• Translation: Two or more native speakers each produce independent draft translations.
  • Review: The two translators and bilingual experts compare the translations and agree on the final version. Market researchers who speak nothing other than the source language can collaborate at this stage. They are the most aware of the objectives of the survey and the intent behind each question.
  • Adjudication: A fluent adjudicator who understands the research design and subject matter signs off the final translation. 
  • Pretest: The target language questionnaire is tested in a small study to refine.
  • Documentation: All translations and edits are documented throughout. This is useful for future projects in the same language as reviewed and tested text can be reused.

The collaborative model can be complex with multiple stages, and has many variations according to budget. But simply not working in silos and sharing information throughout the process can go a long way to cutting costs and major mistakes. Market researchers should brief translators on how the survey will be delivered, which demographics are being targeted, and the required reading level for understanding. Translators in turn should identify terms or concepts that might be difficult to translate, for additional clarification or simplification. Final discrepancies can be settled together by a committee of translators, expert bilingual reviewers and market researchers. 

3. Kicking off survey translations with artificial intelligence 

Ever-improving Artificial Intelligence (AI) can be incorporated into the translation workflow to save time and drive down costs, but only as the initial starting point. Some argue that Neural Machine Translation such as Google Translate and DeepL are tools that can give a consistent level of quality across all languages. A 2021 extensive study on the accuracy of Google Translate in analysing open-ended survey responses indeed found that Google Translate performed similarly to the native-language coders of the professional translation company, but only in certain languages, Greek and Korean did not fare so well. Translation Memory (TM) is an AI tool can store past translations, unlike machine translation. It streamlines the localisation process by matching source and destination segments or phrases, so saving resources and time. It provides consistency for future translations. Translation Glossary and Translation Style Guides can also provide useful shortcuts.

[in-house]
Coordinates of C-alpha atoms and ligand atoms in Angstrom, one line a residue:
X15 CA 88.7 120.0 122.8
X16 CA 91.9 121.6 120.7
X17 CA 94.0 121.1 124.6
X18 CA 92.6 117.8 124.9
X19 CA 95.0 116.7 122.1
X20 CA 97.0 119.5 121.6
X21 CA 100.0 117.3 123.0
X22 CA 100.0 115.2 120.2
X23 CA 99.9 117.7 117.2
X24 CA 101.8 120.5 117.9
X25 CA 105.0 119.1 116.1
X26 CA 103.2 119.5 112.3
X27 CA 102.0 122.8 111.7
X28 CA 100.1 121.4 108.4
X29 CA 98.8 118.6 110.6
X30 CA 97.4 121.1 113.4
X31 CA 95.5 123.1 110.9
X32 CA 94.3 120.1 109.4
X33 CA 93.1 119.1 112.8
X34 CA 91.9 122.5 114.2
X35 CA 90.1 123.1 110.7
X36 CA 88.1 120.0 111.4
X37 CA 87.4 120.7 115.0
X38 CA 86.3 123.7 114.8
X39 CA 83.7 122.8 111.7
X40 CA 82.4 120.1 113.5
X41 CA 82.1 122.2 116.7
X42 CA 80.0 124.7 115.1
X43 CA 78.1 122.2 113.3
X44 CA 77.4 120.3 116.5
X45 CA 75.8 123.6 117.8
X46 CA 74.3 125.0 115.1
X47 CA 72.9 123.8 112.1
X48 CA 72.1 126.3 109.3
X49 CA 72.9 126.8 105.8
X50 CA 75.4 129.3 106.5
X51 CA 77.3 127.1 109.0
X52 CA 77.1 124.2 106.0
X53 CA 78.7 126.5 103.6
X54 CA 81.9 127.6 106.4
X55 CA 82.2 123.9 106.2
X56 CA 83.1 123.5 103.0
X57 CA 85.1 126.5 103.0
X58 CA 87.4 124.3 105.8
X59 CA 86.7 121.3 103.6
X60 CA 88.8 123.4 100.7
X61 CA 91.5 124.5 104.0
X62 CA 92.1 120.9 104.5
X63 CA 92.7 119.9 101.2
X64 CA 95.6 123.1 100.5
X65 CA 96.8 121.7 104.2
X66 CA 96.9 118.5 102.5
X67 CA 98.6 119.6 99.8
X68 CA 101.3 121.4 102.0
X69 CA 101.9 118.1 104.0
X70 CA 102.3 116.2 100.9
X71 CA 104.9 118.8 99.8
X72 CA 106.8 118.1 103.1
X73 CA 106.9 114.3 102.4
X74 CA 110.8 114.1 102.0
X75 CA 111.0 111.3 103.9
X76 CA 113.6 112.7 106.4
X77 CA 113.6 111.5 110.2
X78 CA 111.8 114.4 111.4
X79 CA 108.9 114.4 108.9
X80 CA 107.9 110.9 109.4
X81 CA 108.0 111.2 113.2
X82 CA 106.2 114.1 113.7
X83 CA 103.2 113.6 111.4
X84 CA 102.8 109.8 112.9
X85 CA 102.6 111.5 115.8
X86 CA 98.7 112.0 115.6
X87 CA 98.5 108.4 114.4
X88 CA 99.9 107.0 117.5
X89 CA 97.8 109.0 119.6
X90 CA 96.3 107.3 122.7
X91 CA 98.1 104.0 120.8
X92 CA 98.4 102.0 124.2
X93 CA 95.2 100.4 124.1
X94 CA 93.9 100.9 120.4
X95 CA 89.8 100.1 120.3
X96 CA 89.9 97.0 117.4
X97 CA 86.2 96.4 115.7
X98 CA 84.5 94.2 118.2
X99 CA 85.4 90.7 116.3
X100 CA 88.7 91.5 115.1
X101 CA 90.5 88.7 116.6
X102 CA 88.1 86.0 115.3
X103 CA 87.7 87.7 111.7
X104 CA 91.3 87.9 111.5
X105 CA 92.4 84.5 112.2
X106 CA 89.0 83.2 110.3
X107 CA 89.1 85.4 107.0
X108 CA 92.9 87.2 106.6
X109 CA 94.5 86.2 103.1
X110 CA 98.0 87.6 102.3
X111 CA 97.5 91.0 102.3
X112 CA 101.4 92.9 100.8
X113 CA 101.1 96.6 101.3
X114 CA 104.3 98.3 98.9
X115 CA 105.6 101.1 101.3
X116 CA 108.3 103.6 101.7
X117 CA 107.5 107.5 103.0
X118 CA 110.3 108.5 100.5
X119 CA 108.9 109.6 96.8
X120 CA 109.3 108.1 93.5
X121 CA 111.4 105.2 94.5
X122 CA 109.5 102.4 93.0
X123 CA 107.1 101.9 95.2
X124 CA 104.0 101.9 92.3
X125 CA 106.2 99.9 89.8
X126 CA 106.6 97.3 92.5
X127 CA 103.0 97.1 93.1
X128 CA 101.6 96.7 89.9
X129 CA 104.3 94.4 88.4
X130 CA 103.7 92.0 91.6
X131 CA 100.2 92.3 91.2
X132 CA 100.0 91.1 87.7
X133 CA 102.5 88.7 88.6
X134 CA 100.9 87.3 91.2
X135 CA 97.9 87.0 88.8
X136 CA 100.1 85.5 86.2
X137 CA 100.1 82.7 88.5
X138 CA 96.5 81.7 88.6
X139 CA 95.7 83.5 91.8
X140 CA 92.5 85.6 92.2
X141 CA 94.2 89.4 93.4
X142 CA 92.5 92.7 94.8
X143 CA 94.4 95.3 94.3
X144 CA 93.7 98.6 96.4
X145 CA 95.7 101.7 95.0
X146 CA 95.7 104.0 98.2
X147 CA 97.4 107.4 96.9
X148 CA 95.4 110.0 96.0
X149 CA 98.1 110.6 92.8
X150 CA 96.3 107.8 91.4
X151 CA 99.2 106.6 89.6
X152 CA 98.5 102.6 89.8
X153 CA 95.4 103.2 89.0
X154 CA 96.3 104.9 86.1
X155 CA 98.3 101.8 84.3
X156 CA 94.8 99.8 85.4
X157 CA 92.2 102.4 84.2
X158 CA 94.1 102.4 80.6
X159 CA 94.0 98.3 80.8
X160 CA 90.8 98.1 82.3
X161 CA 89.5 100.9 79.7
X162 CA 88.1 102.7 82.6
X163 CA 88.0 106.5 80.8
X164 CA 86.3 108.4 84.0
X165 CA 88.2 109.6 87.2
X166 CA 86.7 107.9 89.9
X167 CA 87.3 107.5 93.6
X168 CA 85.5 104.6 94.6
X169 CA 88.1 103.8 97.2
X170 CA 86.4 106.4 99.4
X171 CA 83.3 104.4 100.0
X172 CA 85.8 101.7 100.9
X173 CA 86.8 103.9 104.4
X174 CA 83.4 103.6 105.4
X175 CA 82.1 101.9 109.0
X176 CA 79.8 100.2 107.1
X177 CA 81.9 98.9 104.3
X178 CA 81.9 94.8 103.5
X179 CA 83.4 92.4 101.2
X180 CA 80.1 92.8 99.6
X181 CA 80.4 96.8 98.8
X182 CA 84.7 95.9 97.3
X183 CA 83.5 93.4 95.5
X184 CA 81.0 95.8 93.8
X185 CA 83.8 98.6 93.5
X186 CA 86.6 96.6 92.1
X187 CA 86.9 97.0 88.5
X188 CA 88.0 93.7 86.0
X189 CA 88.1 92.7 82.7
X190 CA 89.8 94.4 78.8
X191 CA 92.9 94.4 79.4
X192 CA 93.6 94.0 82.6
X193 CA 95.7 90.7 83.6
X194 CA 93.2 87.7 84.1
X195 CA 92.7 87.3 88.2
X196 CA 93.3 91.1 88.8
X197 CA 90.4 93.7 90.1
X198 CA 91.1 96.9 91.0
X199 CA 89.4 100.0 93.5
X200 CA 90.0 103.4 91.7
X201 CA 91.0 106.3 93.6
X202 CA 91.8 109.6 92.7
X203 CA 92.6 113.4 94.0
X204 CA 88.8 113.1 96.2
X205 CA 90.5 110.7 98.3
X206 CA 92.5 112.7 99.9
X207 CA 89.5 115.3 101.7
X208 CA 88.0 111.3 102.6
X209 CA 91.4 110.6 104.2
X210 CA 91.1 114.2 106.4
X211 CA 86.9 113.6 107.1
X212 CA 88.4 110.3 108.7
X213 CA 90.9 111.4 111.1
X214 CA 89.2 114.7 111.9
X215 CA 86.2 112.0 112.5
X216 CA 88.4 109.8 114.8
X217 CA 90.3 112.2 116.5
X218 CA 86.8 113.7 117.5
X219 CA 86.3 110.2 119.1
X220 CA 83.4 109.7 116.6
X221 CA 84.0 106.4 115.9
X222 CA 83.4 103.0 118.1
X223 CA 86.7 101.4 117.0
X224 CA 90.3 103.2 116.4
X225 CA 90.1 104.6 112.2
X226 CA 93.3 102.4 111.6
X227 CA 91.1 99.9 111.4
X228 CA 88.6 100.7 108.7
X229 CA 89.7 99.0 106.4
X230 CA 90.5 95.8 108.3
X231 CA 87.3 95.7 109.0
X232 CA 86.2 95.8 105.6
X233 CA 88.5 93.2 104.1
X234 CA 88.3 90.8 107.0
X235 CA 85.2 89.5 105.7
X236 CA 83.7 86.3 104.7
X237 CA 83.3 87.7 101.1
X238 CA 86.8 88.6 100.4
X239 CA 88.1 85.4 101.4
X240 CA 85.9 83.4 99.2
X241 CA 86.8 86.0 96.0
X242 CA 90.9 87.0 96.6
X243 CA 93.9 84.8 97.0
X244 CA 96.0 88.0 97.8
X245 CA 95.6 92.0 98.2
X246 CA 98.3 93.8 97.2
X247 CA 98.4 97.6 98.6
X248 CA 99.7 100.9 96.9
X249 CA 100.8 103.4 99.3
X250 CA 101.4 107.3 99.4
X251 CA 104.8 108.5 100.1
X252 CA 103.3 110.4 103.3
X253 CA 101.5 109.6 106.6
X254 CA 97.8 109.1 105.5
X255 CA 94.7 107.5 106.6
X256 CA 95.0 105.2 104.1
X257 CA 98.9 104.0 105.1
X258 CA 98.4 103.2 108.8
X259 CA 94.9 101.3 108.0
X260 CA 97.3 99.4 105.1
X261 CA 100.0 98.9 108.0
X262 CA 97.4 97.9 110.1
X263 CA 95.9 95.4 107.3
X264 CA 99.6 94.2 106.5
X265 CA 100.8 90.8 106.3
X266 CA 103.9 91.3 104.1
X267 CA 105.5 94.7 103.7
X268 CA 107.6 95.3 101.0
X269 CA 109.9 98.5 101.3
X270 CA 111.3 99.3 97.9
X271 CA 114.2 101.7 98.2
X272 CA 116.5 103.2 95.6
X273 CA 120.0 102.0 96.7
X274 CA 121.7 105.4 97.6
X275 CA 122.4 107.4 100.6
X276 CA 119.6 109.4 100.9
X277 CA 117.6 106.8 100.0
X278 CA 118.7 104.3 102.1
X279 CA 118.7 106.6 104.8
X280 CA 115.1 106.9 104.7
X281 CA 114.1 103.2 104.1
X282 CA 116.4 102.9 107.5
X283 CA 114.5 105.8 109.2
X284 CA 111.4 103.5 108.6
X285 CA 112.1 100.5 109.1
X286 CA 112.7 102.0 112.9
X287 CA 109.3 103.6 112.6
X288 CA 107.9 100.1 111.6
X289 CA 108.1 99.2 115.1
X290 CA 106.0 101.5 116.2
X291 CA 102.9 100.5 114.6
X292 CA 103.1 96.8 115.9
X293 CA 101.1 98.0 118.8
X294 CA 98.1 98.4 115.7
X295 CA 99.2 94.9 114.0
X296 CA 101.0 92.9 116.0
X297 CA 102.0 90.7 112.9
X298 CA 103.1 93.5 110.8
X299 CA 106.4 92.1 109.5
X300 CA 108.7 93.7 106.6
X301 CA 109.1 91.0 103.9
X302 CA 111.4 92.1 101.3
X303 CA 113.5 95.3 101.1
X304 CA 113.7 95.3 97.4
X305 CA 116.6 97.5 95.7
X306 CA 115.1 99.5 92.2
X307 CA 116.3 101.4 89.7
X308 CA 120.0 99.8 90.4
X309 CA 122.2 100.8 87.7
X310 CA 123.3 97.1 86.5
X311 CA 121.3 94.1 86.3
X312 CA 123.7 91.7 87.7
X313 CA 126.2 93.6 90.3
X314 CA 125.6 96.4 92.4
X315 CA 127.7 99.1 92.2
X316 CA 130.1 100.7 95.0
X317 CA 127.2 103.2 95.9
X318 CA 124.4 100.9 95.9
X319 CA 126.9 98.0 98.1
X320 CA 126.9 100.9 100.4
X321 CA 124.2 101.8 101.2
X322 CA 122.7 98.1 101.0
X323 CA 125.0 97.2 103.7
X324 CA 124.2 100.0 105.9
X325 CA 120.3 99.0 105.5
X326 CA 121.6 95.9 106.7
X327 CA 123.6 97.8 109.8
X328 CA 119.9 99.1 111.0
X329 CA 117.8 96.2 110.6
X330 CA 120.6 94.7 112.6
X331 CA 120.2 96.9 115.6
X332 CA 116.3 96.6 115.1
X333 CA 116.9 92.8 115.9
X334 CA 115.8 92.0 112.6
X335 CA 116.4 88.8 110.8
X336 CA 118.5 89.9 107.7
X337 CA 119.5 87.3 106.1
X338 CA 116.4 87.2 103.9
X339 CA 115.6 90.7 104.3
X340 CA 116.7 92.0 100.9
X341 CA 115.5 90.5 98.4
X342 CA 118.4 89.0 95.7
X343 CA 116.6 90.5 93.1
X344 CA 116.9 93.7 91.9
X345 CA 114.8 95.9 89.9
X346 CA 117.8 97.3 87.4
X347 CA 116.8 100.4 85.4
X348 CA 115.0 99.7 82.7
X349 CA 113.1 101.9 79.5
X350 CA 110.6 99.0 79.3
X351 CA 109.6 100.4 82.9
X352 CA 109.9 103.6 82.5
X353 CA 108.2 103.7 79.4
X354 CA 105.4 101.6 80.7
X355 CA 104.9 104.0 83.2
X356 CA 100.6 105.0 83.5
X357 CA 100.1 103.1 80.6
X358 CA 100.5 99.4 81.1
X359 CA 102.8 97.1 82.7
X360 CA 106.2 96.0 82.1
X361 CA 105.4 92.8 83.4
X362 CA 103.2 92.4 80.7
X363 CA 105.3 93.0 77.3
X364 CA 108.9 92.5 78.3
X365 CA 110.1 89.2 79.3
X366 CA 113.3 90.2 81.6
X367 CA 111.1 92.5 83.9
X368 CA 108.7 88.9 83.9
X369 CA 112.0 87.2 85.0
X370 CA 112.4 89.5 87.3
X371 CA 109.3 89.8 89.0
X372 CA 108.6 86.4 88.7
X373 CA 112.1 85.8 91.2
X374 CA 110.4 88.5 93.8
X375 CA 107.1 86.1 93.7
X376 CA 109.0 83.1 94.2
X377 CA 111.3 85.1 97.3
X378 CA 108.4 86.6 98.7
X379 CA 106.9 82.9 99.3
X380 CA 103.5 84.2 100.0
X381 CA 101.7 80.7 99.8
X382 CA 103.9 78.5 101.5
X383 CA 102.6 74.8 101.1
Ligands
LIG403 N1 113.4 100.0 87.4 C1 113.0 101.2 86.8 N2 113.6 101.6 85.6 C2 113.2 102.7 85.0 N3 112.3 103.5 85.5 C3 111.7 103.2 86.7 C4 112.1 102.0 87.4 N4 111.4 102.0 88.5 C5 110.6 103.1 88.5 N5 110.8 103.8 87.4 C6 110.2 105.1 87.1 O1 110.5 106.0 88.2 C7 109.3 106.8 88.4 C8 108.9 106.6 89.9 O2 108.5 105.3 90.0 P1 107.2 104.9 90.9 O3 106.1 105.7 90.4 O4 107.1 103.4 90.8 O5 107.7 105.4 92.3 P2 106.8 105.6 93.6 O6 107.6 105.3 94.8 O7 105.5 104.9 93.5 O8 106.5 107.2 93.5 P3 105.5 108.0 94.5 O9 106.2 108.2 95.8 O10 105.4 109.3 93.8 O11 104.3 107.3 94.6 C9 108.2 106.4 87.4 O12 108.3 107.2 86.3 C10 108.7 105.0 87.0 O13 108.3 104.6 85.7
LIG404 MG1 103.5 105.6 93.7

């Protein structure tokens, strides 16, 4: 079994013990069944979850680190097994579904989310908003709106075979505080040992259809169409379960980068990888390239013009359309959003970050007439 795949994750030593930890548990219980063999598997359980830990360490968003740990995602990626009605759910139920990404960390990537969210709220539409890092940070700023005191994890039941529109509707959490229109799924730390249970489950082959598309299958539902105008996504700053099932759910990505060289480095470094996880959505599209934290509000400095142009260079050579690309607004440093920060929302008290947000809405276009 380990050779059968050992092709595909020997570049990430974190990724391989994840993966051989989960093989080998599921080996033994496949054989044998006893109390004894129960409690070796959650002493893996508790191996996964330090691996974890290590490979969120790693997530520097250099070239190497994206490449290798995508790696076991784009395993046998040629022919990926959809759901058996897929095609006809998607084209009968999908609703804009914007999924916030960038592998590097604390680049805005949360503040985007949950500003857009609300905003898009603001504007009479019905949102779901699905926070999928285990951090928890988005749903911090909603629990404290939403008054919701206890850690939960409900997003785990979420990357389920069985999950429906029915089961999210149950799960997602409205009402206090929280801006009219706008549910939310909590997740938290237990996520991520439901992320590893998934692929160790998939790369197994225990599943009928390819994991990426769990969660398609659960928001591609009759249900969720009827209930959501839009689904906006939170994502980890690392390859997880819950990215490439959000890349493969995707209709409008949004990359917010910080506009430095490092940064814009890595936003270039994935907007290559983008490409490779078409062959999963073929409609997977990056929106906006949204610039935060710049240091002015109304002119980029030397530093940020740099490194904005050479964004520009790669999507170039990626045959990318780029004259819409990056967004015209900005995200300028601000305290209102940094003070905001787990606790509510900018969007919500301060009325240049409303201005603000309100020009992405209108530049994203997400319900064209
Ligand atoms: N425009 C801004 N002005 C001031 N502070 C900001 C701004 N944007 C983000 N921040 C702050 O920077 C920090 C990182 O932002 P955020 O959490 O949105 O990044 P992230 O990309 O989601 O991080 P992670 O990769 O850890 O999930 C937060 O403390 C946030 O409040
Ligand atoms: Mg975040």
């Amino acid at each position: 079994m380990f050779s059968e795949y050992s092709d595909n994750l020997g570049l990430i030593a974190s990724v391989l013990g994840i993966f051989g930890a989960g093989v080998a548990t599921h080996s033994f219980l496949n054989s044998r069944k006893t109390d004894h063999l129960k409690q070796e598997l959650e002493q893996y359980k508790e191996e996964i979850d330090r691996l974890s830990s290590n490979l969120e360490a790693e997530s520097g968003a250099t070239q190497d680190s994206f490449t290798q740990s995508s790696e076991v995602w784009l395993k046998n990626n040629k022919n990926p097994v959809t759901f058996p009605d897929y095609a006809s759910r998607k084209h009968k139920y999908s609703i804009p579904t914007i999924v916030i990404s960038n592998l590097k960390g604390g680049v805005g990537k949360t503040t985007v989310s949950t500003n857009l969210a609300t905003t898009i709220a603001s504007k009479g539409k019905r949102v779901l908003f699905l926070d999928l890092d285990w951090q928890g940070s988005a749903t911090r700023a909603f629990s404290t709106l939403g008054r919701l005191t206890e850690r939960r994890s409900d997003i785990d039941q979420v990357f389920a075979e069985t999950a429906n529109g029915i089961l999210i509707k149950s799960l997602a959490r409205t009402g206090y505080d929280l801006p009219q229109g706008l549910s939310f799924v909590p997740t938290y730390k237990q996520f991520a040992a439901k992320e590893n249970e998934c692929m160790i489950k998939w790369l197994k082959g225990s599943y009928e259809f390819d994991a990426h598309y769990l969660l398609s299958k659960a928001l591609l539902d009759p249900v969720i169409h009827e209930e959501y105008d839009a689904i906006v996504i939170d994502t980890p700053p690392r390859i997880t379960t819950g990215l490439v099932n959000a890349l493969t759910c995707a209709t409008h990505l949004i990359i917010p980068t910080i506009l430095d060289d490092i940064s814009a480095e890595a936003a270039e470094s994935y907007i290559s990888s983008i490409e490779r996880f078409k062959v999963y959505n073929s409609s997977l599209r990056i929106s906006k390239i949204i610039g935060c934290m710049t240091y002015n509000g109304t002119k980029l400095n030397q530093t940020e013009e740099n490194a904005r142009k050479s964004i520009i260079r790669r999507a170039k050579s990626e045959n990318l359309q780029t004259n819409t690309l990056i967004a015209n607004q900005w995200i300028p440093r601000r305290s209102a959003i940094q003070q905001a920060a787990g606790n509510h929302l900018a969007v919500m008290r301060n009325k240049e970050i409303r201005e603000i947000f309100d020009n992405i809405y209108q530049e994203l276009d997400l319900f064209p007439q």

And you might hate chatbots, but some chatbot surveys have achieved good results when surveying immigrants, and particularly in countries where the default communication is mobile. Response rates were also high when used to conduct quick and concise surveys on hotel stays.   

Multilingual survey launch: Time to tool up 

Going right back to basics, I guess we can always start with a Word document. Or can we? Are you seriously going to copy and paste each and every translated question into your survey platform in ten different languages? Not only that, but standard error messages might pop up to your responder in your source language, accompanied by the odd piece of random code. Just one easy lesson on how to look completely unprofessional. 

So if you’re still on a learning curve, it’s good to know that all the best known survey platforms work with multilingual translations. Most give detailed instructions and video demos, and allow manual or auto translation at the click of a button. Auto translation, however (some platforms use Google Translate) should act as a base to be checked as outlined earlier in best practices. The survey is transferred into the format encoding the survey and its translations, here referred to as working files. They are onboarded onto your survey platform.

Survey translation platforms

Alchemer (SurveryGizmo), Forsta (Confirmit and Decipher), Qualtrics, Voxco and SurveyMonkey

Working files

XML (eXtensible Markup Language) to share structured information or tables across the internet, and XLATE (translate) and XLIFF (XML Localization Interchange File Format) which contain the original source text as well as its translation. 

Success tips

Things can get complicated with changes. It’s best practice not to translate until you have completely finished building your survey. For example, Qualtrics advises that continuing to edit the original survey after using the auto-translate feature entails deleting all the previous auto-translations before generating a whole new set. Text changes are not automatically translated. 

Finally, test, test, test all translation versions of your survey. You can use various browser language settings to ensure that there are no blank answer options.

Translated survey launch: The expert’s role

Even some of the biggest market research companies hand over the management of their multilingual survey translations to the experts. Let’s look at why.